At the East Asia Summit (EAS) held on November 19 in Bali, Indonesia, President Obama and other Asia-Pacific leaders discussed the importance of cooperation on the region's most pressing political and security challenges, including maritime security, non-proliferation, and disaster response.
President Obama's participation in the EAS was the first by a U.S. president and underscored the Administration's commitment to deepening engagement in the Asia-Pacific region and playing a leadership role in its emerging institutions. The President has made clear that full and active U.S. engagement in the region's multilateral architecture helps to reinforce the system of rules, responsibilities, and norms that underlies regional peace, stability, and prosperity.
By Barack Obama
In the coming years, the United States and China face challenges that require fresh thinking and a change from the U.S. policy approach of the past eight years. How the [United States] and China meet these challenges, and the extent to which we can find common ground, will be important both for our own countries and for others in Asia and beyond.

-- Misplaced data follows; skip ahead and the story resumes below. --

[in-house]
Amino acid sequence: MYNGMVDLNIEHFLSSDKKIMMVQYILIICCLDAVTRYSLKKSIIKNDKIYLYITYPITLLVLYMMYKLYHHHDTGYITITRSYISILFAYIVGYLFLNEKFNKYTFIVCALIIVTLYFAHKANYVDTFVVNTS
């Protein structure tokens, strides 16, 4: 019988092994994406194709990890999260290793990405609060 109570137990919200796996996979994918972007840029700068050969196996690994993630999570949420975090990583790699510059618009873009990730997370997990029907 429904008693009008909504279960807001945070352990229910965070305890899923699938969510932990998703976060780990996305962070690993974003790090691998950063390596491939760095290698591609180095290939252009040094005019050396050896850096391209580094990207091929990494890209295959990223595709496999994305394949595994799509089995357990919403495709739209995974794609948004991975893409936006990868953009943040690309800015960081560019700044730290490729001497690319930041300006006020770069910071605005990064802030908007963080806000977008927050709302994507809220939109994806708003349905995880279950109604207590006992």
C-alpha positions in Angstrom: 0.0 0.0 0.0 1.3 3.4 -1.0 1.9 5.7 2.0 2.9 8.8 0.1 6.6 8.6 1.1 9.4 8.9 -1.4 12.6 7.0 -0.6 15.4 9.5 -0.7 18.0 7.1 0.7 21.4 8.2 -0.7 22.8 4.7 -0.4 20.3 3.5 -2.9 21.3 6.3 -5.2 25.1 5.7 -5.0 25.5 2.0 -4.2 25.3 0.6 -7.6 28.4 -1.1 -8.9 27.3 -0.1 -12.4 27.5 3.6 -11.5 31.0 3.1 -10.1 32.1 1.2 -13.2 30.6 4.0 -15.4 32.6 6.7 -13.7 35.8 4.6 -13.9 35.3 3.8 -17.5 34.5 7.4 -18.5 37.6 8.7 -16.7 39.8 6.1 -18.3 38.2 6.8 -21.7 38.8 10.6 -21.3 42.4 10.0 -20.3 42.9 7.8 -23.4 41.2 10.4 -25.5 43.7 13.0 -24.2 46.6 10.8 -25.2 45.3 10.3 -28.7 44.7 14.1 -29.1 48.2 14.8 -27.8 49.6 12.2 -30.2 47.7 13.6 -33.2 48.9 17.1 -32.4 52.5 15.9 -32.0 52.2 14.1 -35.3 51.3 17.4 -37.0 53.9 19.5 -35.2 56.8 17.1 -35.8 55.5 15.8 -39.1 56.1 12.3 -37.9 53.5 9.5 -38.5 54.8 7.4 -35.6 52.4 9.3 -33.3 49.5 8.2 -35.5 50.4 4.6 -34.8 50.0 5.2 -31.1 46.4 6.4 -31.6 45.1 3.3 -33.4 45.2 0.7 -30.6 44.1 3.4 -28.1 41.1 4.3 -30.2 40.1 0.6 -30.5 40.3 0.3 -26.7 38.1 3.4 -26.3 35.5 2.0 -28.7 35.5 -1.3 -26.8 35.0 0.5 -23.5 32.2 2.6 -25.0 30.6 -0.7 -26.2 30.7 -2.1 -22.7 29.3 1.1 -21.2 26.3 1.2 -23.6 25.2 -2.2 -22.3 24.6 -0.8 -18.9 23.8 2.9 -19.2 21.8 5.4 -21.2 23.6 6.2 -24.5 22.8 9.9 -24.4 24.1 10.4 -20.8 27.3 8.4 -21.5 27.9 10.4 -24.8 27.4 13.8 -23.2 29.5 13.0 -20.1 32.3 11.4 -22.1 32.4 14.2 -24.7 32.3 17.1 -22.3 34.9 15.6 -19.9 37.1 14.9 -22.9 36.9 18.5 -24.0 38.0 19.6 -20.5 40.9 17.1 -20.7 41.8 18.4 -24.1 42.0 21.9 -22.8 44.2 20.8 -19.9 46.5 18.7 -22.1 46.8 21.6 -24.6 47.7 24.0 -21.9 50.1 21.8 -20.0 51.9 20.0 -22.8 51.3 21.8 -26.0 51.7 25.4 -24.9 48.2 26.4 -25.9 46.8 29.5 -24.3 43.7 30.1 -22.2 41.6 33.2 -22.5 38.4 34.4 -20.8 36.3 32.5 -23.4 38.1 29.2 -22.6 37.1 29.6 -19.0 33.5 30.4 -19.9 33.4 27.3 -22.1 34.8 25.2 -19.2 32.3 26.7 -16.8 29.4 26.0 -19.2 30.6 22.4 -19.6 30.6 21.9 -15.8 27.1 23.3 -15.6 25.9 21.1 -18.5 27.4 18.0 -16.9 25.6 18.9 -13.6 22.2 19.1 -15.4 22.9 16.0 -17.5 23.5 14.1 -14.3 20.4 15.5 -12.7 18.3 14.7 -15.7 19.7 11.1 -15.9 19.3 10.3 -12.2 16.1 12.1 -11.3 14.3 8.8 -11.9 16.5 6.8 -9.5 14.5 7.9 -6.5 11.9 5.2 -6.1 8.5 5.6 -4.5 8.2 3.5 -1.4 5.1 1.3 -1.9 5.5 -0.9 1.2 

China has achieved extraordinary, sustained growth over the past three decades. Hundreds of millions of people in China live better now than most thought possible even two decades ago.
By Jennifer Nordin, Staff Writer
Barak Obama has nominated Chinese American physicist Steven Chu to be the Secretary of the Department of Energy.
While Chu will be the first Chinese American Energy Secretary, he will not be the first Chinese American Cabinet member. That distinction goes to Elaine Chao, Secretary of Labor for the past 8 years under George W. Bush.
By Senator John McCain
The resurgence of Asia is one of the epochal events of our time. It is a renaissance that is not only transforming the face of this vast region, but throwing open new opportunities for billions of people on both sides of the Pacific—Americans and Asians alike—to build a safer, more prosperous and freer world.
Seizing these opportunities, however, will require strong American leadership and an unequivocal American commitment to Asia, whose fate is increasingly inseparable from our own. It requires internationalism rather than isolationism, and global trade rather than national protectionism. When our friends and allies in the Asia-Pacific region think of the future, they should expect more—not less—attention, investment and cooperation from the highest levels of the U.S. government.